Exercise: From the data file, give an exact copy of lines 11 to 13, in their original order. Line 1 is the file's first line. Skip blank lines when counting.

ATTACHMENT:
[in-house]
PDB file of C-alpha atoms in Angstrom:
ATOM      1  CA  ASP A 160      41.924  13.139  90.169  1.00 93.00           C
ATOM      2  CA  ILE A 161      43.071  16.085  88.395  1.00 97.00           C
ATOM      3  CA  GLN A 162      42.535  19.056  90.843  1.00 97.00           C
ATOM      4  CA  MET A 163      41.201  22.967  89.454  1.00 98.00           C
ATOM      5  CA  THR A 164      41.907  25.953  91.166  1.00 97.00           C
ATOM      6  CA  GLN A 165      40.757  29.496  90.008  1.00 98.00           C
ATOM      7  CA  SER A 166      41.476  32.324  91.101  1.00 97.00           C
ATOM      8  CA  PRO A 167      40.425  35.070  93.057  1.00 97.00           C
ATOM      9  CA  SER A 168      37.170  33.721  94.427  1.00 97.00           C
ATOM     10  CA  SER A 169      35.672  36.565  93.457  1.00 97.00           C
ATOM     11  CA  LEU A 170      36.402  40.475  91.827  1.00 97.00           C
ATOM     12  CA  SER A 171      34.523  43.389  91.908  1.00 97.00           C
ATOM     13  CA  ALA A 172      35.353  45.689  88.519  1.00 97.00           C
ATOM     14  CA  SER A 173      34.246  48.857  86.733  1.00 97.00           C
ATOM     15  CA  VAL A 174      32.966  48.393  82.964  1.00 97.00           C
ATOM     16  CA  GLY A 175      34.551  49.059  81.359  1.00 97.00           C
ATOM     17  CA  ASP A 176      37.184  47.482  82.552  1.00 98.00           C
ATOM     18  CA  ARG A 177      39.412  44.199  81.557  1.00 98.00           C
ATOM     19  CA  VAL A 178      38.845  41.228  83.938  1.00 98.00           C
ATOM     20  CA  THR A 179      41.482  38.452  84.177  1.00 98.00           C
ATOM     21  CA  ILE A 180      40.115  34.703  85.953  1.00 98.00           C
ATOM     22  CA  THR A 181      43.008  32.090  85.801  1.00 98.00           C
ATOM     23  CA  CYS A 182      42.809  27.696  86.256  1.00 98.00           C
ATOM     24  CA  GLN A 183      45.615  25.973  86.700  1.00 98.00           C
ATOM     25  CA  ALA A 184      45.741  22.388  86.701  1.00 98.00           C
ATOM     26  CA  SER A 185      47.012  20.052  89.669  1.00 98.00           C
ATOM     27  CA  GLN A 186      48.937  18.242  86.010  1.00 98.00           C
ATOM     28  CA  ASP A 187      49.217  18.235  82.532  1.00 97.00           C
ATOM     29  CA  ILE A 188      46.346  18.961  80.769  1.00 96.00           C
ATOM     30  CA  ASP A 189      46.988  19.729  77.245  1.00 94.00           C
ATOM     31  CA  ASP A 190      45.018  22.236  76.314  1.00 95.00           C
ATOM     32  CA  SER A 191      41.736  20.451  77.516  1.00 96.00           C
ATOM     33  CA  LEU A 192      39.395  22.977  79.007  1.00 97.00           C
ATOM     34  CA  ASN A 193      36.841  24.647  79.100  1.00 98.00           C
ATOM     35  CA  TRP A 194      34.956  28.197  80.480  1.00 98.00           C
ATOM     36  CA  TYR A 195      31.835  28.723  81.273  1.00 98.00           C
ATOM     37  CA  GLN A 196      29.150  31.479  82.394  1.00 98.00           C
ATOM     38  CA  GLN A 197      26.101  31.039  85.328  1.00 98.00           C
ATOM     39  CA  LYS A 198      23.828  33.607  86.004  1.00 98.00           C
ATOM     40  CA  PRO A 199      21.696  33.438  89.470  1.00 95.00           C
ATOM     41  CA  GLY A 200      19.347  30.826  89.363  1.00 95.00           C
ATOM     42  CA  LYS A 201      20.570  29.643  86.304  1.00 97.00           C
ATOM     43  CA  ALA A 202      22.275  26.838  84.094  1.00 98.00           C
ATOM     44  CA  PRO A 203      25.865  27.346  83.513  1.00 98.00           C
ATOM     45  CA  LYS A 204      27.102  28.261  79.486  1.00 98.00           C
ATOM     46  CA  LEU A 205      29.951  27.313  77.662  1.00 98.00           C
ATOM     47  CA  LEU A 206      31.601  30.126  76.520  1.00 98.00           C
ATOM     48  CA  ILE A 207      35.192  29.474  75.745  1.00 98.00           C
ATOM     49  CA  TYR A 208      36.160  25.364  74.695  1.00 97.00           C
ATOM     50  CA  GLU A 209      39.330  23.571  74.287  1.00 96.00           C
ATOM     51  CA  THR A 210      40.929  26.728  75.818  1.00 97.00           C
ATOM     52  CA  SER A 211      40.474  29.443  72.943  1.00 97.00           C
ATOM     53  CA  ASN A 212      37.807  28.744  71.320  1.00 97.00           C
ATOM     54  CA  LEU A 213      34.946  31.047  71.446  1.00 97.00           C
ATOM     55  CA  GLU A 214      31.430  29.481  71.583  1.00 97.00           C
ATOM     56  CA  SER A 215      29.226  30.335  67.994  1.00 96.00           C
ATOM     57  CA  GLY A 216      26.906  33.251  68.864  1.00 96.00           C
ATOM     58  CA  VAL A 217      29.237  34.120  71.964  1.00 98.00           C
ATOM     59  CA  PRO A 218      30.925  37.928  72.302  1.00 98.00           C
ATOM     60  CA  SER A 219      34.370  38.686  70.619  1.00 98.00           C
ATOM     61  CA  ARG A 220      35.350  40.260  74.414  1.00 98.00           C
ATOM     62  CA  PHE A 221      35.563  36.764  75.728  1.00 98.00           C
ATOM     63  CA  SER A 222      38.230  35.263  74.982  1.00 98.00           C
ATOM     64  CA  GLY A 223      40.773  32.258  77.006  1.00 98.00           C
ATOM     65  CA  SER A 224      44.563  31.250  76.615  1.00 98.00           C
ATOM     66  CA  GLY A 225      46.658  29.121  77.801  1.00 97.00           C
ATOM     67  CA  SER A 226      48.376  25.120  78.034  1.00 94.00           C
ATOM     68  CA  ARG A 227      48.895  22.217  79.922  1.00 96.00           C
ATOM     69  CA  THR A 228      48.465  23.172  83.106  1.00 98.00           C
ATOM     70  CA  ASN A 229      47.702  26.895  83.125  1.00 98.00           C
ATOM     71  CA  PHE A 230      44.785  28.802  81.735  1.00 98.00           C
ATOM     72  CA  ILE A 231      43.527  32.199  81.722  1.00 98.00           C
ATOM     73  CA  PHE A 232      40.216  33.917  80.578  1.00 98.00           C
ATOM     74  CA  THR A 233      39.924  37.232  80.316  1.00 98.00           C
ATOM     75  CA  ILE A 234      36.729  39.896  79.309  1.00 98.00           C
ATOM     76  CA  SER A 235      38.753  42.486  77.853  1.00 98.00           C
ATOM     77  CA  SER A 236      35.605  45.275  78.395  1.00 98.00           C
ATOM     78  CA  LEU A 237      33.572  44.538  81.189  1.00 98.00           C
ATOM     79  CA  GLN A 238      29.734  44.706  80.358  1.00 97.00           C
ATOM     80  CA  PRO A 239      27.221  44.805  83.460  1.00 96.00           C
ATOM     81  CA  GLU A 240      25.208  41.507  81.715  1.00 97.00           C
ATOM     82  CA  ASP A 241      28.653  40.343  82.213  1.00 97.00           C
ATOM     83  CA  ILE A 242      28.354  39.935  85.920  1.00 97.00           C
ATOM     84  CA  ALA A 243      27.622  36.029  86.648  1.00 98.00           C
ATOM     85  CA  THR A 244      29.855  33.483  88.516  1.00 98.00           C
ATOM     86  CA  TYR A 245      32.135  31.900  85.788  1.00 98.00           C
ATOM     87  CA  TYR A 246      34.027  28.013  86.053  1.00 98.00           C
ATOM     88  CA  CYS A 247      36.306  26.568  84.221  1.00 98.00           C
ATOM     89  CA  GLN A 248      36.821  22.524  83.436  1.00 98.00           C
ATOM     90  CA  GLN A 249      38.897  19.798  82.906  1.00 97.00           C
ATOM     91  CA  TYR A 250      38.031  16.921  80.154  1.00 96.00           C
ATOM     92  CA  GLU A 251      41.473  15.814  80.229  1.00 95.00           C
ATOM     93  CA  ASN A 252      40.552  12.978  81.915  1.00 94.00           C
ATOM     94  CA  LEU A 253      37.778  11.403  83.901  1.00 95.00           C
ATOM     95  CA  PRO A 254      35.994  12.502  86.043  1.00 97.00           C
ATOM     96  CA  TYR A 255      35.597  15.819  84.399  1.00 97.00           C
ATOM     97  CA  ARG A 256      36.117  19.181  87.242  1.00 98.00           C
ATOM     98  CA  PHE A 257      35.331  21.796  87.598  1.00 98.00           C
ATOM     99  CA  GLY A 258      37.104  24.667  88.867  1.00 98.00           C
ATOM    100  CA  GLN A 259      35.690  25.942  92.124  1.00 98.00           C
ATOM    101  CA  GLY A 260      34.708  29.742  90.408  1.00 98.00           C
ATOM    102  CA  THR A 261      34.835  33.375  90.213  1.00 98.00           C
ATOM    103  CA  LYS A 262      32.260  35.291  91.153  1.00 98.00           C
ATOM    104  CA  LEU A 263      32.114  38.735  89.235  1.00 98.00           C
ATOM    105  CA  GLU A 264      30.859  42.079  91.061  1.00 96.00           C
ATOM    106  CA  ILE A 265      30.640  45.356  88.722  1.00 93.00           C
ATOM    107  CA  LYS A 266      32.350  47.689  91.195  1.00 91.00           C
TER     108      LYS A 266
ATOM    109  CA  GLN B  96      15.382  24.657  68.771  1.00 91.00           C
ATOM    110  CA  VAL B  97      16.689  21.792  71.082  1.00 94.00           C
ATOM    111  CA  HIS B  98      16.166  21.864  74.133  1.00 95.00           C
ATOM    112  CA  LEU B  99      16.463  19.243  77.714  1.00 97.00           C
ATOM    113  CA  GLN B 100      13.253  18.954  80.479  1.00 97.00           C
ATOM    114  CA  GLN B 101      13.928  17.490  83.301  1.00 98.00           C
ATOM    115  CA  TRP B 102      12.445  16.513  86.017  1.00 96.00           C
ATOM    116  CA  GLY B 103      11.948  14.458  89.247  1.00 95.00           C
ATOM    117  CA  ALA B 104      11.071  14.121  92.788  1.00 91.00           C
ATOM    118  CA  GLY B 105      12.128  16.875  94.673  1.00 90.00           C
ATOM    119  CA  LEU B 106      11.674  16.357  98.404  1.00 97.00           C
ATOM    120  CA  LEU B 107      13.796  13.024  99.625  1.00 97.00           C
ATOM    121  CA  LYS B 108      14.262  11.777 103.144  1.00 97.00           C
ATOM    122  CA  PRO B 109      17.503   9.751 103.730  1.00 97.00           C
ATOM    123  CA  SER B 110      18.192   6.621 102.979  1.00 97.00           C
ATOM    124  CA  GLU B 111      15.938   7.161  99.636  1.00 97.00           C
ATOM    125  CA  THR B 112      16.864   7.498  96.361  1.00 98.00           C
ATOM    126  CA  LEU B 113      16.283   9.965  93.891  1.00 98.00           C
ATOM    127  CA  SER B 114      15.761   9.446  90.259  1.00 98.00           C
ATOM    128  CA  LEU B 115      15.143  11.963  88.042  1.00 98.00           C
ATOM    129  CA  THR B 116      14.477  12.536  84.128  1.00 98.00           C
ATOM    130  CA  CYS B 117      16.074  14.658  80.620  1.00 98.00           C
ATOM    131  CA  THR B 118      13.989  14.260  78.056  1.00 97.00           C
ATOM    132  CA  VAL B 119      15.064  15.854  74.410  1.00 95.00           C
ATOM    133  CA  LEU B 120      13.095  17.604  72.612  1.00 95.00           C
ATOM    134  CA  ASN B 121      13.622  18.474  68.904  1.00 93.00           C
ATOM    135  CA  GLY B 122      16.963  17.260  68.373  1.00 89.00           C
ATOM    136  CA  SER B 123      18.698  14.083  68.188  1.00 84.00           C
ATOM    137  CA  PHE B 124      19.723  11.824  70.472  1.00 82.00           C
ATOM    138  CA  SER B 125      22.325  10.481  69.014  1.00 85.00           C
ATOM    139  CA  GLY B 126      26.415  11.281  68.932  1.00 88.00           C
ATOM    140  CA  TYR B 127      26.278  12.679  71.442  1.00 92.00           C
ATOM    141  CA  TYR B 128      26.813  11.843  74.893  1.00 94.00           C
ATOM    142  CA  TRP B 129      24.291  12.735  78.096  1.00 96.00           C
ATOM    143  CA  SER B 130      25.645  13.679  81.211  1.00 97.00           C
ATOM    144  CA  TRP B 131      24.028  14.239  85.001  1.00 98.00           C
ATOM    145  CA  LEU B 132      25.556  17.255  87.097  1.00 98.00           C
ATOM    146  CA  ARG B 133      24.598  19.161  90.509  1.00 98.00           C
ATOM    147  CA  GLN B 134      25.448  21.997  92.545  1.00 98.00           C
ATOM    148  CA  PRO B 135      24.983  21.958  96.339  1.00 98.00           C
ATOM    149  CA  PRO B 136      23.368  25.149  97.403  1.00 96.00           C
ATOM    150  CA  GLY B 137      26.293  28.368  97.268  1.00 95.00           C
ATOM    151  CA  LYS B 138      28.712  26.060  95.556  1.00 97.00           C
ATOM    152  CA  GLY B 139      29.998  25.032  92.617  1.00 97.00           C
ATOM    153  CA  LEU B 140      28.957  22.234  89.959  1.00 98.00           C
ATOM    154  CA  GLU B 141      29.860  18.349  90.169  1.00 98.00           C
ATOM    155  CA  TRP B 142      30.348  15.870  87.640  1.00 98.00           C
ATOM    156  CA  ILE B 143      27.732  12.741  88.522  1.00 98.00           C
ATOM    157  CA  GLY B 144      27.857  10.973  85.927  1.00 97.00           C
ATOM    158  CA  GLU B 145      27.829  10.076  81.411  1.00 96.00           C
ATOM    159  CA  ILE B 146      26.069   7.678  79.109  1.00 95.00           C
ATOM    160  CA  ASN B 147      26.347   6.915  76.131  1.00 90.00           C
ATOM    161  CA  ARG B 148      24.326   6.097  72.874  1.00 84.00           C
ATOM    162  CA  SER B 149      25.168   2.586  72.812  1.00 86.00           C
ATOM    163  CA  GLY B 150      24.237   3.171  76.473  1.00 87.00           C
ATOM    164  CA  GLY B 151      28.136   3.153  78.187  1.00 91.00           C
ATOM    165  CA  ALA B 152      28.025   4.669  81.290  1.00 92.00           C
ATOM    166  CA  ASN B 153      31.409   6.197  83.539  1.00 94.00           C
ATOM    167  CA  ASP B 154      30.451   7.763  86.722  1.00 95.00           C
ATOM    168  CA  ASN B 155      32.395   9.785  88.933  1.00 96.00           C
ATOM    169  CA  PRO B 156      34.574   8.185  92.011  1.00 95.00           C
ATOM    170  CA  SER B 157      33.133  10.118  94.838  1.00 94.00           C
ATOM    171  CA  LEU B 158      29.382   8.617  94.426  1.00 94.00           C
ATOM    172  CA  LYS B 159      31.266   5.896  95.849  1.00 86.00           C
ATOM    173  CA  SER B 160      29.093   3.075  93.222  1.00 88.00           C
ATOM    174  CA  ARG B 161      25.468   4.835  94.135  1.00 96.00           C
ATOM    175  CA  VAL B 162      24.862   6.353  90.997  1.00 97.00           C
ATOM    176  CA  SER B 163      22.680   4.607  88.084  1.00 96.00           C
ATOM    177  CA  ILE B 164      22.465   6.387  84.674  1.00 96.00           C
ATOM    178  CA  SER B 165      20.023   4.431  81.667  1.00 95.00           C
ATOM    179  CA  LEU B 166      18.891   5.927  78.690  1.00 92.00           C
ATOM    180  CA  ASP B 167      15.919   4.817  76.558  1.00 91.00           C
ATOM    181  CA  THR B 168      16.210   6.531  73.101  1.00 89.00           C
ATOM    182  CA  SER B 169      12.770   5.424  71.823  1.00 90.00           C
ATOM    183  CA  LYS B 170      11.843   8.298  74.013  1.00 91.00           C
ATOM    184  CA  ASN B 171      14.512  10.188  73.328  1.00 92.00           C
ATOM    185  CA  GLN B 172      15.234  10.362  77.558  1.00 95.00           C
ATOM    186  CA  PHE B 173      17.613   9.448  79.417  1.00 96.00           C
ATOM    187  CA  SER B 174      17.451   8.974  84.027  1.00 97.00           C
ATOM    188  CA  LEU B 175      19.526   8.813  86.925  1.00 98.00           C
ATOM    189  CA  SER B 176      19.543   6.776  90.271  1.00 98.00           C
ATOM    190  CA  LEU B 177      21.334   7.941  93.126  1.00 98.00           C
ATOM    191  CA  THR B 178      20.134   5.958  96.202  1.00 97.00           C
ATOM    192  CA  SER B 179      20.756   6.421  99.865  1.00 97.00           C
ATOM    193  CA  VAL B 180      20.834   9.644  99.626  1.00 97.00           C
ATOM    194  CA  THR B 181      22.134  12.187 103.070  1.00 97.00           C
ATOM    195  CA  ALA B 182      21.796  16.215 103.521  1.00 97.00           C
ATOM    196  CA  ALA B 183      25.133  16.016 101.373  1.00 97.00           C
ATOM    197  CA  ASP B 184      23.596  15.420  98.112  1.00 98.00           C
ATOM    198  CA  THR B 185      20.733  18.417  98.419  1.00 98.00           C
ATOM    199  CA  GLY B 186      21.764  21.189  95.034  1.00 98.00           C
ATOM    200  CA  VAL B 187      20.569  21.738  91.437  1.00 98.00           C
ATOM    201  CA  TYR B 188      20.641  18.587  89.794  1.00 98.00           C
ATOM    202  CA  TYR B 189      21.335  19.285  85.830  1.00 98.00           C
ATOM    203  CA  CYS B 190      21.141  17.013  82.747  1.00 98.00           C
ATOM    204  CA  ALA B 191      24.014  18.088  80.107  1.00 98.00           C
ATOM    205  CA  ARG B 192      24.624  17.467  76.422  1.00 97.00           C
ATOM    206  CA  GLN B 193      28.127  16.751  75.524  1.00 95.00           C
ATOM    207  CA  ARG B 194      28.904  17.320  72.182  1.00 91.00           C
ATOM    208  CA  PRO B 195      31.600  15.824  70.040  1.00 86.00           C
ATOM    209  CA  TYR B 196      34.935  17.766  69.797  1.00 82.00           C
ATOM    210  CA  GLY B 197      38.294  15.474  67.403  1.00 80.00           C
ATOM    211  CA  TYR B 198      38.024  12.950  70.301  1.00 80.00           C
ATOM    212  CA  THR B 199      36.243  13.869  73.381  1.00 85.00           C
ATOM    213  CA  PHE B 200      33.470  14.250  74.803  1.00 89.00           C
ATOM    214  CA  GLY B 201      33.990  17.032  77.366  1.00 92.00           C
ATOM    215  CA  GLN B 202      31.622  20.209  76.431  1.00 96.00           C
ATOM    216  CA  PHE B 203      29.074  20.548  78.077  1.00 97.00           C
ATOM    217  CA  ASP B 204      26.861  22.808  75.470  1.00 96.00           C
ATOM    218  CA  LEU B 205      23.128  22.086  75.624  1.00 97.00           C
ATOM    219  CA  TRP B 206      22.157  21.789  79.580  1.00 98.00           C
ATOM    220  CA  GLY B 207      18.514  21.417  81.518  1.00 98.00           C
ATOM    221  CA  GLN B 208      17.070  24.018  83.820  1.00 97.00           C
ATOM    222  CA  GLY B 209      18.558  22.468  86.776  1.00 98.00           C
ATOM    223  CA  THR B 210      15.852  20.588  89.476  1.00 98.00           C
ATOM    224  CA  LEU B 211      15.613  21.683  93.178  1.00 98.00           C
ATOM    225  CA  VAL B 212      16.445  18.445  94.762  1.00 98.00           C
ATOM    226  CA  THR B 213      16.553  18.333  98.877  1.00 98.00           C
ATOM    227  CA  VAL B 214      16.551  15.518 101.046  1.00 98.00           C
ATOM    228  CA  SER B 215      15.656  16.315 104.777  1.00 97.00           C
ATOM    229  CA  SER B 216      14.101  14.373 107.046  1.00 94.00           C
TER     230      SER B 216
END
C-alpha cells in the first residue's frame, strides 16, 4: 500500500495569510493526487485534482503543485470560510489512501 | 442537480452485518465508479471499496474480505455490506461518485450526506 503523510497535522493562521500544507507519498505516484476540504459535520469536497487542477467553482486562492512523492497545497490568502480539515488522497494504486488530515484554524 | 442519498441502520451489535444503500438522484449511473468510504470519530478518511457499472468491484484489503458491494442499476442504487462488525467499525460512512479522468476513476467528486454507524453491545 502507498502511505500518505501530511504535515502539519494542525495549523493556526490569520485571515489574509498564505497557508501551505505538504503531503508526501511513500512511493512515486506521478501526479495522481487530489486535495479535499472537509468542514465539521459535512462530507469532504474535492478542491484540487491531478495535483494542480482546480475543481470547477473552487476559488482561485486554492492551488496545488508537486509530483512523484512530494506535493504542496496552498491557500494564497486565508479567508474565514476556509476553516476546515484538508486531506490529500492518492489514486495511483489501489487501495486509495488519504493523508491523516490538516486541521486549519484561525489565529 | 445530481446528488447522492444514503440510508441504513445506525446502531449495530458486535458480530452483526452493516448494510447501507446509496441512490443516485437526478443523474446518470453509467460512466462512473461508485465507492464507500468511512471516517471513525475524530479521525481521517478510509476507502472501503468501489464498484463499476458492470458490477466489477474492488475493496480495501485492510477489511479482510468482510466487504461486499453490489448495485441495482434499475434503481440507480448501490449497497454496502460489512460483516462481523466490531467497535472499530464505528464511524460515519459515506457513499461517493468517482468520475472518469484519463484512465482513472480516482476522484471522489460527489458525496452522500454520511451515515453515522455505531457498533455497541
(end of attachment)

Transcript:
ATOM      9  CA  SER A 168      37.170  33.721  94.427  1.00 97.00           C
ATOM     10  CA  SER A 169      35.672  36.565  93.457  1.00 97.00           C
ATOM     11  CA  LEU A 170      36.402  40.475  91.827  1.00 97.00           C